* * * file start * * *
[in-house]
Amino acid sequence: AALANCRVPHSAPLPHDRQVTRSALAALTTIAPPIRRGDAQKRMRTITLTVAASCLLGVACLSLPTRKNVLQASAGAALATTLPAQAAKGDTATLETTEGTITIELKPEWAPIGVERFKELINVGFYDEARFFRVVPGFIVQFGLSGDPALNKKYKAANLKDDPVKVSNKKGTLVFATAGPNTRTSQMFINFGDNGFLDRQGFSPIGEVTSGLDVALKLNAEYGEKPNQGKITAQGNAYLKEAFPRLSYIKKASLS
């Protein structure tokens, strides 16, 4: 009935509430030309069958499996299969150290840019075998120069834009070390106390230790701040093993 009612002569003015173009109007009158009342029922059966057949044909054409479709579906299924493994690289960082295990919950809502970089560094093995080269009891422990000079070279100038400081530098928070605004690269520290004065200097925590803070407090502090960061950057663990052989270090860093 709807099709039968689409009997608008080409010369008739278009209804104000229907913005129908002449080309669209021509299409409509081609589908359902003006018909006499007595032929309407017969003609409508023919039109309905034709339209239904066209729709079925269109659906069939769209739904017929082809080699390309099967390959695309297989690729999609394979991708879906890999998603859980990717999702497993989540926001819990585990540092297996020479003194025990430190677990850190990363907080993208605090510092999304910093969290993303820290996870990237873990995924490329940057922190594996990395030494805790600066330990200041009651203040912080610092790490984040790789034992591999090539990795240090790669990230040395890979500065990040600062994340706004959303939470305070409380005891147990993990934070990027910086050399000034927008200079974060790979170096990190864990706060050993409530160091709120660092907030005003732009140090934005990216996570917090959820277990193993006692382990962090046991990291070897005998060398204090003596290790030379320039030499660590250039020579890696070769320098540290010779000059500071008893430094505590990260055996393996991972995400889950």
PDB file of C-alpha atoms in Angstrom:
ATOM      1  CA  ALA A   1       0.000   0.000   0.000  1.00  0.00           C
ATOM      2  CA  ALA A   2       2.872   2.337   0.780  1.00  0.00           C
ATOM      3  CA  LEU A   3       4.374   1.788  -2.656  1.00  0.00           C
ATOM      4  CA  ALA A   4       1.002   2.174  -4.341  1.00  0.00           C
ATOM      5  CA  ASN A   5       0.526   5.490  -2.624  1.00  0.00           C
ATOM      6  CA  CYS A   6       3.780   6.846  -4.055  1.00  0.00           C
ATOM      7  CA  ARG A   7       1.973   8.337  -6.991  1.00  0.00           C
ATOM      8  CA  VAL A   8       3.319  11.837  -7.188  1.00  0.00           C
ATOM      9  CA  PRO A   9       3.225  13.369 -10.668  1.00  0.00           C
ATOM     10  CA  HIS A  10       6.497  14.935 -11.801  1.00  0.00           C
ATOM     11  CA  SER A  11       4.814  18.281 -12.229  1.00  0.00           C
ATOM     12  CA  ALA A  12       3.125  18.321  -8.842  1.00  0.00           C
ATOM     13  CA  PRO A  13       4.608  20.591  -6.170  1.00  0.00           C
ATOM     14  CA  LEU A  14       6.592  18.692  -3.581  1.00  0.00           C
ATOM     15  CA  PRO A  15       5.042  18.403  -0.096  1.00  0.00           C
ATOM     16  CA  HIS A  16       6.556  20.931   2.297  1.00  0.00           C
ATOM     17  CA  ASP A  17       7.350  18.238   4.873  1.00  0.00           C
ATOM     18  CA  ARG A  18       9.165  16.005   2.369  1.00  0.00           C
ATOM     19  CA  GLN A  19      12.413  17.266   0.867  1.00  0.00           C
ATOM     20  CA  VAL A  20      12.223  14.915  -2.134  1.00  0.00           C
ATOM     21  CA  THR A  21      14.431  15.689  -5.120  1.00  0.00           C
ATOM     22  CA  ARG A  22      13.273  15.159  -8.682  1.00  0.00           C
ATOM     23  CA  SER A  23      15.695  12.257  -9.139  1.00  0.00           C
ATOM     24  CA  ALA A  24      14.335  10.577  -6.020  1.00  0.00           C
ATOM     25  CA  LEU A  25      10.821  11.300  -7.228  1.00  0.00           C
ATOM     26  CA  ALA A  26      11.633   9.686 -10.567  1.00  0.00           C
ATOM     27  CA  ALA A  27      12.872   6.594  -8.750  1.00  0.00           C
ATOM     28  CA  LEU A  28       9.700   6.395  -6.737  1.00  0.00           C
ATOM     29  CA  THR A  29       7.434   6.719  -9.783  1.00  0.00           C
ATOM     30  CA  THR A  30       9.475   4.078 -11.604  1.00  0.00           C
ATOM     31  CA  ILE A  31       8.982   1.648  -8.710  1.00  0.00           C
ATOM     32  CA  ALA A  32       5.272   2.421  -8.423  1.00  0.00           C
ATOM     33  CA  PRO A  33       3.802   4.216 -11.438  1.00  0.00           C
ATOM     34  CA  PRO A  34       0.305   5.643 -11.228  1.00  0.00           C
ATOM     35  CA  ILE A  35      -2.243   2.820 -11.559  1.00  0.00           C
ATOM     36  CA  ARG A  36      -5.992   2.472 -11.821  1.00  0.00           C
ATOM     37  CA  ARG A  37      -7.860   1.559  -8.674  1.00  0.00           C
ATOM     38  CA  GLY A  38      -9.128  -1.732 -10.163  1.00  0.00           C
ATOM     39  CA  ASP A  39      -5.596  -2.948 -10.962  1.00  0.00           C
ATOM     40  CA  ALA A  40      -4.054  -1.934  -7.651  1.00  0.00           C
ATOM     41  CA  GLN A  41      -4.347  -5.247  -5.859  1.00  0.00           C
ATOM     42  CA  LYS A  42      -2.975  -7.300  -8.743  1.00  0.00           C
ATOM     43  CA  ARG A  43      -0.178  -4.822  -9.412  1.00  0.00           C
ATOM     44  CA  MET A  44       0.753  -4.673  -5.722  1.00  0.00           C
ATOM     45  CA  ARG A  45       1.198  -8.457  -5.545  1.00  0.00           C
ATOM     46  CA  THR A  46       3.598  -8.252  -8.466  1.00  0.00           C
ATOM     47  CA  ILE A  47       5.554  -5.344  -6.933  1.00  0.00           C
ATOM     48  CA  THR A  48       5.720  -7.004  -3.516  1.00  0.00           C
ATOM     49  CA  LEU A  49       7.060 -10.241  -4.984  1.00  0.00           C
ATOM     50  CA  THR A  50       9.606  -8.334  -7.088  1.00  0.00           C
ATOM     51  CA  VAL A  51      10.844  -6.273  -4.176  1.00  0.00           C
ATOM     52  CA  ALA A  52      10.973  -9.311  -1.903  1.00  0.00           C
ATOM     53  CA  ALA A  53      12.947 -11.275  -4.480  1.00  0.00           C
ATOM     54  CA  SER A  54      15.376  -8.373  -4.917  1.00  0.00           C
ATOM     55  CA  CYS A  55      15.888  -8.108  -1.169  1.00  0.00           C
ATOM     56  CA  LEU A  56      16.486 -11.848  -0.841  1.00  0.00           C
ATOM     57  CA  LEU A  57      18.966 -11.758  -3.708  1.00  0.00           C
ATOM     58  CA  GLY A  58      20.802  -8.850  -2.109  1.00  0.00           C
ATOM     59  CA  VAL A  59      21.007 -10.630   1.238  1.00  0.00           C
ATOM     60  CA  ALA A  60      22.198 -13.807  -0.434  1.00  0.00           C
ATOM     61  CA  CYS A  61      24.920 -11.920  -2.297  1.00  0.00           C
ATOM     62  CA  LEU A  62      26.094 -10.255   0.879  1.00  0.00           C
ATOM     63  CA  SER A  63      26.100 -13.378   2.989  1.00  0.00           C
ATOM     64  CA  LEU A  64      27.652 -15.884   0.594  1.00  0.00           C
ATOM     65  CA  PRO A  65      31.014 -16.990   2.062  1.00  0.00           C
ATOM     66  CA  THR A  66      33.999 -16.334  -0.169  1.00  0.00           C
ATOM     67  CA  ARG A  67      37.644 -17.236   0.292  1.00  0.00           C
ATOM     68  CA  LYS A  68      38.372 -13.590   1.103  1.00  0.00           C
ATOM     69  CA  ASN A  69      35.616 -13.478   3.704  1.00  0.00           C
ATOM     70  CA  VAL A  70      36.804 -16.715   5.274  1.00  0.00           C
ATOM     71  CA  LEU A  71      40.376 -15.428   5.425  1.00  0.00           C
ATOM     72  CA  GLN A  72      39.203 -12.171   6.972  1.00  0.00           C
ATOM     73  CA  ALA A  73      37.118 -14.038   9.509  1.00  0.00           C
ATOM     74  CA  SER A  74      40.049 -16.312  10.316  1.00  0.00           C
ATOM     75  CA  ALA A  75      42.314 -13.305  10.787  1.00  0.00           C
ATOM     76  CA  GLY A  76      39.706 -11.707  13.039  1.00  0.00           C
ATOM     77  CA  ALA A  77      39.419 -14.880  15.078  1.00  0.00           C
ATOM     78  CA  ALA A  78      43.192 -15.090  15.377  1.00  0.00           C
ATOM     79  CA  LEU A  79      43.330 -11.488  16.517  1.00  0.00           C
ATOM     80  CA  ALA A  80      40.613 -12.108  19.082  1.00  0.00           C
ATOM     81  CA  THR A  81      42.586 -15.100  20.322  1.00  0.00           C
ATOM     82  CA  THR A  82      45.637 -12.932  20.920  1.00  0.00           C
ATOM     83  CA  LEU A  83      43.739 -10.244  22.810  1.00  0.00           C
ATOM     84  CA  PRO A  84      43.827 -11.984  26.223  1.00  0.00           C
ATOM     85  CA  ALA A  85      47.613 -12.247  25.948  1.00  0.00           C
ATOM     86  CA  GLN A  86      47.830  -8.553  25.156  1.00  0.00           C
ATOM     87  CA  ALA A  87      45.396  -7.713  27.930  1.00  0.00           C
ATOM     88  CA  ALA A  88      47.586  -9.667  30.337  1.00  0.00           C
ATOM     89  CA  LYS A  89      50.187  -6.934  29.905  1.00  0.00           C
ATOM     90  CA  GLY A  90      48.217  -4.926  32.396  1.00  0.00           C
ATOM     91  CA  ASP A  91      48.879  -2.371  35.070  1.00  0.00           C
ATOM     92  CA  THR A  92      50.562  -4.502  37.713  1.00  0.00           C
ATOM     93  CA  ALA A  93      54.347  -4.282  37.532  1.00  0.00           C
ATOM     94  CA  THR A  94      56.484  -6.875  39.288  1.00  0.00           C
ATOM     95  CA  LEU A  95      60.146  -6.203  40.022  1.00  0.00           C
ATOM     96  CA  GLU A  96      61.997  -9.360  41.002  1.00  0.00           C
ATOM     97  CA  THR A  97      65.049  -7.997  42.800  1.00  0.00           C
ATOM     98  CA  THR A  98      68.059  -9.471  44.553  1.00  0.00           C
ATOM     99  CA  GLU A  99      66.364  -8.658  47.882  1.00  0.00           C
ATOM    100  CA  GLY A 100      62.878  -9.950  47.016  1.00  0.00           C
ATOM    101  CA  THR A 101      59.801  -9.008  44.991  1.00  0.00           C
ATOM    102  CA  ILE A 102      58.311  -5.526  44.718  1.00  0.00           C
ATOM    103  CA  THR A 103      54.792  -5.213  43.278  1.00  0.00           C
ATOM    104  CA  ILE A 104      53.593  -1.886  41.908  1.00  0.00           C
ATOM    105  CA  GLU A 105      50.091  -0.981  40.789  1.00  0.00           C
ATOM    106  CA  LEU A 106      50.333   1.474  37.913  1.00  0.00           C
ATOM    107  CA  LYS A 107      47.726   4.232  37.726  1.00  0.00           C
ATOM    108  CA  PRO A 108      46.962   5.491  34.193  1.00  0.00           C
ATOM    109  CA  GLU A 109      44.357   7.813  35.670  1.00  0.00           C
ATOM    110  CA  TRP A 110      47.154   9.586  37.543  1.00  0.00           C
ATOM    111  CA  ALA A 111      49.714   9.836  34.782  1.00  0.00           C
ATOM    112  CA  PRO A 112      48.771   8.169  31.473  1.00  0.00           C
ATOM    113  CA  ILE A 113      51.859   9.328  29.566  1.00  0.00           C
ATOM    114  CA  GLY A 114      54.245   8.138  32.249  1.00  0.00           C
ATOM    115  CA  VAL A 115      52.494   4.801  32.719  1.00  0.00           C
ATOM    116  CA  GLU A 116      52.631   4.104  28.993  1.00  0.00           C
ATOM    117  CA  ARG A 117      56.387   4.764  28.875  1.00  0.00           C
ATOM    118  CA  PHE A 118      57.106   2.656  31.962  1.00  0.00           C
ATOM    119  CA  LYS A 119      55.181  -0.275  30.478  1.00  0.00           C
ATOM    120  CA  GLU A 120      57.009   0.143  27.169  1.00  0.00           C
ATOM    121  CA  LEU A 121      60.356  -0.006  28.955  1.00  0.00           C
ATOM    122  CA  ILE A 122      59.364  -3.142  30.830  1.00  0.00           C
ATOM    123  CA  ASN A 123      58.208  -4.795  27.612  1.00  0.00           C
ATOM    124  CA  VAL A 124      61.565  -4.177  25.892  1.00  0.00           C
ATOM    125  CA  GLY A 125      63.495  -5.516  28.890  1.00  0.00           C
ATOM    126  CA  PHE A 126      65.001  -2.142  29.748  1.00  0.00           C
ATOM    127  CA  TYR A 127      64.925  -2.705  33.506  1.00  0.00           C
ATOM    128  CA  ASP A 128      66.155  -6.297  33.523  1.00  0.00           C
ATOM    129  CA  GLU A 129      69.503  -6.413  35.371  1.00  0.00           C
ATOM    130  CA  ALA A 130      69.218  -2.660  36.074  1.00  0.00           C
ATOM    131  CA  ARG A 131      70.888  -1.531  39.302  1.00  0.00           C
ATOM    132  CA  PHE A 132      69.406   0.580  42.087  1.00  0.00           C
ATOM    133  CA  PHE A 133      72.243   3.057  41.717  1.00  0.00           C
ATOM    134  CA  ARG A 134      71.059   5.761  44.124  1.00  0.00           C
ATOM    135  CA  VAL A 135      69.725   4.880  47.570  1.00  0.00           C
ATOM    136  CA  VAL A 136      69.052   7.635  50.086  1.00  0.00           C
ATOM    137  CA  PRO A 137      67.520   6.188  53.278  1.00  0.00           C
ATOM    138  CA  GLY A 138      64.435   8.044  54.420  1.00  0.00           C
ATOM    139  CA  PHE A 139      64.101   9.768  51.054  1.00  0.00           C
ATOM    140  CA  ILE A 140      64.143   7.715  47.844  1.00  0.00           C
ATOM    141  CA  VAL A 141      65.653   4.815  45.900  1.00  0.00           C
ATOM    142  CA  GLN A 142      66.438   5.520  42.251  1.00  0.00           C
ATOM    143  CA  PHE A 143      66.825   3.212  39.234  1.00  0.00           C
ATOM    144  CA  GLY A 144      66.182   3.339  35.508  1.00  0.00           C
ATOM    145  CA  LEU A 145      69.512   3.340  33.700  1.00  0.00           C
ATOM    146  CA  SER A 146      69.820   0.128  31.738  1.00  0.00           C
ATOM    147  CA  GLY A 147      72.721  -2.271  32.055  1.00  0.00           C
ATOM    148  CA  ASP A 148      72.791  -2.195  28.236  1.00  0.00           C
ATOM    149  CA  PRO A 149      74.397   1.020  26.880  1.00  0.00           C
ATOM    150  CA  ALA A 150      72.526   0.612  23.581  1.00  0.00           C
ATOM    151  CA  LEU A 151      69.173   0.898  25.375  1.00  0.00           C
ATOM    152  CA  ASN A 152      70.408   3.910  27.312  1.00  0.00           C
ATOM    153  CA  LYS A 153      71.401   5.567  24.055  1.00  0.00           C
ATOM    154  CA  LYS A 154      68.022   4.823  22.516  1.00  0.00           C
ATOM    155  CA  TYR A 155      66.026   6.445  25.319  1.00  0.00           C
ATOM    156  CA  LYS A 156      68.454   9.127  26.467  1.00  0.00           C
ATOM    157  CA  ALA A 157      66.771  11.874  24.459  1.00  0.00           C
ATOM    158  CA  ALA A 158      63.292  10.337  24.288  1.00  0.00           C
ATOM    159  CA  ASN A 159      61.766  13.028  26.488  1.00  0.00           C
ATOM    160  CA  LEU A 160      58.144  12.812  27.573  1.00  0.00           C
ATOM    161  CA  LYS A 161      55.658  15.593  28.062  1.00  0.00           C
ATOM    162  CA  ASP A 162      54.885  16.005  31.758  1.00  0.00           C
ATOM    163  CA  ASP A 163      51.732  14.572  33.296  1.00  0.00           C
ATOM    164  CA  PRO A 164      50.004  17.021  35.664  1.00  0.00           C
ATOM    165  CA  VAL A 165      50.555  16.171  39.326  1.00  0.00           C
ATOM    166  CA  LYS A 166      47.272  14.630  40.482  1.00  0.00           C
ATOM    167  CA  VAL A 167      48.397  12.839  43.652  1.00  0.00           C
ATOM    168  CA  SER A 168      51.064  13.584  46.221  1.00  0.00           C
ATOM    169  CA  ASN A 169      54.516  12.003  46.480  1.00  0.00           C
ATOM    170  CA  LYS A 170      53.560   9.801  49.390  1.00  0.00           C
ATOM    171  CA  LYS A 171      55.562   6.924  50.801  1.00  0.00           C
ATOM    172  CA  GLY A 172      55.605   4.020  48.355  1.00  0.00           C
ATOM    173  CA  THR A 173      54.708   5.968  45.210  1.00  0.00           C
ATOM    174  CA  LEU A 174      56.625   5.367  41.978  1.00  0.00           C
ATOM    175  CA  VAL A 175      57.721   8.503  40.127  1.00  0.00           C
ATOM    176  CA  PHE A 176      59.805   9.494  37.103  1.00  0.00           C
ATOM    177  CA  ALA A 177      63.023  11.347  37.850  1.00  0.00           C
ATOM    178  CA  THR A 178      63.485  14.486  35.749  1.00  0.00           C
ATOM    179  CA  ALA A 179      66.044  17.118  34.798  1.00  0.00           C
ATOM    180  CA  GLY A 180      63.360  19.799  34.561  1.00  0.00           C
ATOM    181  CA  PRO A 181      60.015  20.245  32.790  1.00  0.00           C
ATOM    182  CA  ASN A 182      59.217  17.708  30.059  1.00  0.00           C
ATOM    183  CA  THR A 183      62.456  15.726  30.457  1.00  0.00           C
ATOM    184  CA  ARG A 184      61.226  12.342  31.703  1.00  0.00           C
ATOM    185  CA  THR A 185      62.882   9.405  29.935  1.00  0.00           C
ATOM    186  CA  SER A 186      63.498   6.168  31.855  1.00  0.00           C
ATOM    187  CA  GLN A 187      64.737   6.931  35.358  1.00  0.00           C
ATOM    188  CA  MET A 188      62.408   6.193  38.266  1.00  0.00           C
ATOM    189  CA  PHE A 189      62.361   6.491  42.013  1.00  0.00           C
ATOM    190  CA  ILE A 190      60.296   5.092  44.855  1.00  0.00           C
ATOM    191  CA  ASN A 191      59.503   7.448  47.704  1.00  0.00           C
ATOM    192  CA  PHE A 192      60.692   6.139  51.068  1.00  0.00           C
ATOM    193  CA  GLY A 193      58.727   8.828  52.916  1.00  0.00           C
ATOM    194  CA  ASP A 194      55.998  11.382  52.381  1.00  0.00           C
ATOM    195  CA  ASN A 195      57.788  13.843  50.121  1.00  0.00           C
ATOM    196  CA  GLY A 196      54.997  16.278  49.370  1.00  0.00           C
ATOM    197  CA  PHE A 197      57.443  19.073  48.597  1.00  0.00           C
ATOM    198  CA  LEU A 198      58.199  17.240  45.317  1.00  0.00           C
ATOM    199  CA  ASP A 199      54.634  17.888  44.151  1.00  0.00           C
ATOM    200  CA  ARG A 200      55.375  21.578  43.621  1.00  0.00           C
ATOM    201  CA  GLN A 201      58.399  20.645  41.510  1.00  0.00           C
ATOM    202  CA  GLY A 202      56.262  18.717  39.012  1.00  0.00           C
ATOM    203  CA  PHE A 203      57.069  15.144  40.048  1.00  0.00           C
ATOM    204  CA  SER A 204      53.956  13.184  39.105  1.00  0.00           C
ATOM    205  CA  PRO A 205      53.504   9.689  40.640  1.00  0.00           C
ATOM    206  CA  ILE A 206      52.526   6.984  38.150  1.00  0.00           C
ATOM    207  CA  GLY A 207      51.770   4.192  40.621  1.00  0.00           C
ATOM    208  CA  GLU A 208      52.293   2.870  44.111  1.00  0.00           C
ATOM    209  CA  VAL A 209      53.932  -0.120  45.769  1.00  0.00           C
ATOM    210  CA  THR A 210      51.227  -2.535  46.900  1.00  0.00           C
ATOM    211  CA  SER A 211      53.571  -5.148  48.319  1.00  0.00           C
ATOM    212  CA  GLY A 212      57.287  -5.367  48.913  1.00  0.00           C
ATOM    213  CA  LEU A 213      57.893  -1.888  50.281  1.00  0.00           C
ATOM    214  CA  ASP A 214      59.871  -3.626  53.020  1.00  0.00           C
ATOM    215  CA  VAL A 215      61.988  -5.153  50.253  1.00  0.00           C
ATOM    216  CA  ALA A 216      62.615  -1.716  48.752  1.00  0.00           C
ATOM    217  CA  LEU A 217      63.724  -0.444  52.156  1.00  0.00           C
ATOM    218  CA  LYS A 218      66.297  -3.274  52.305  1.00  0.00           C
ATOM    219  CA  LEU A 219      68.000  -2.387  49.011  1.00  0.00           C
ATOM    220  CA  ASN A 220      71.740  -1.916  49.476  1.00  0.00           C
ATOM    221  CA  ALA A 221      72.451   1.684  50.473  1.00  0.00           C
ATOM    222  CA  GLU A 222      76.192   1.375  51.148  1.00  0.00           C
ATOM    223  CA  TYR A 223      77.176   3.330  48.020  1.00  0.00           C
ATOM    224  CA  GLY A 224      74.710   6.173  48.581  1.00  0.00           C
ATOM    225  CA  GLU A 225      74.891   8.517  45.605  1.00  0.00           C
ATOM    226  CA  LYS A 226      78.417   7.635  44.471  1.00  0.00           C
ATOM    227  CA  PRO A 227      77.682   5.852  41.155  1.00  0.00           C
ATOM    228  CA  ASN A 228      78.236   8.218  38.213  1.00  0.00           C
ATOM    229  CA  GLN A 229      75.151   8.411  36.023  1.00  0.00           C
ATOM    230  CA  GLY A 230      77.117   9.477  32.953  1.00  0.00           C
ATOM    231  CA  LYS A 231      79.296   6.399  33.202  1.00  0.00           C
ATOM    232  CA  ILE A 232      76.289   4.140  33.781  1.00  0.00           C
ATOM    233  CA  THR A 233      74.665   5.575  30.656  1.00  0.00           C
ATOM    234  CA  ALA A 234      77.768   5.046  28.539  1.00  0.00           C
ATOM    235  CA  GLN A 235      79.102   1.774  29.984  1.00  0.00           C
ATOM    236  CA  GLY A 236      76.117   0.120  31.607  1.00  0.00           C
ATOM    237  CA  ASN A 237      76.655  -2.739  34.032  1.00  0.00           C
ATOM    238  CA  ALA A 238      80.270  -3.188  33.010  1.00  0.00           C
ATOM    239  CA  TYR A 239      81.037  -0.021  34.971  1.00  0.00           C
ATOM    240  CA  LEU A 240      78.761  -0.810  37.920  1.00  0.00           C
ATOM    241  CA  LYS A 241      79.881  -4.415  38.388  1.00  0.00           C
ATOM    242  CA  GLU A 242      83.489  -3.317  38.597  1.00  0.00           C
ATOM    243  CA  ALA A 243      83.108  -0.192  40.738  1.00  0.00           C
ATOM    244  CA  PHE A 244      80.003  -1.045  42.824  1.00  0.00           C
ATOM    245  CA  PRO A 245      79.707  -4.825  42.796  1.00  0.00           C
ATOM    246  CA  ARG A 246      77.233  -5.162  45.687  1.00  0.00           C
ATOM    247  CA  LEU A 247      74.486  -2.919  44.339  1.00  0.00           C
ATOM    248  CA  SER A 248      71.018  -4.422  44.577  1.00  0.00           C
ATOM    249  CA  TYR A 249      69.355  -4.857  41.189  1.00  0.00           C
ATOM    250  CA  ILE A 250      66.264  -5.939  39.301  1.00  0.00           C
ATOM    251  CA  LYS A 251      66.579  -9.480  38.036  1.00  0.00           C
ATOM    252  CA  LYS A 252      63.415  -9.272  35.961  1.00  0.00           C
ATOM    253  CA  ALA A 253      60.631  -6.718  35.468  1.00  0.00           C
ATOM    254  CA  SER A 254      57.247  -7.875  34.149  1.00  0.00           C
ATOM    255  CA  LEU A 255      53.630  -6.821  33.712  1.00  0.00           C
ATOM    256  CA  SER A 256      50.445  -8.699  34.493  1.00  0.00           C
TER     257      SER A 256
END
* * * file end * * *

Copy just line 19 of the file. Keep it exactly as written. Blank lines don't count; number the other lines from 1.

ATOM     15  CA  PRO A  15       5.042  18.403  -0.096  1.00  0.00           C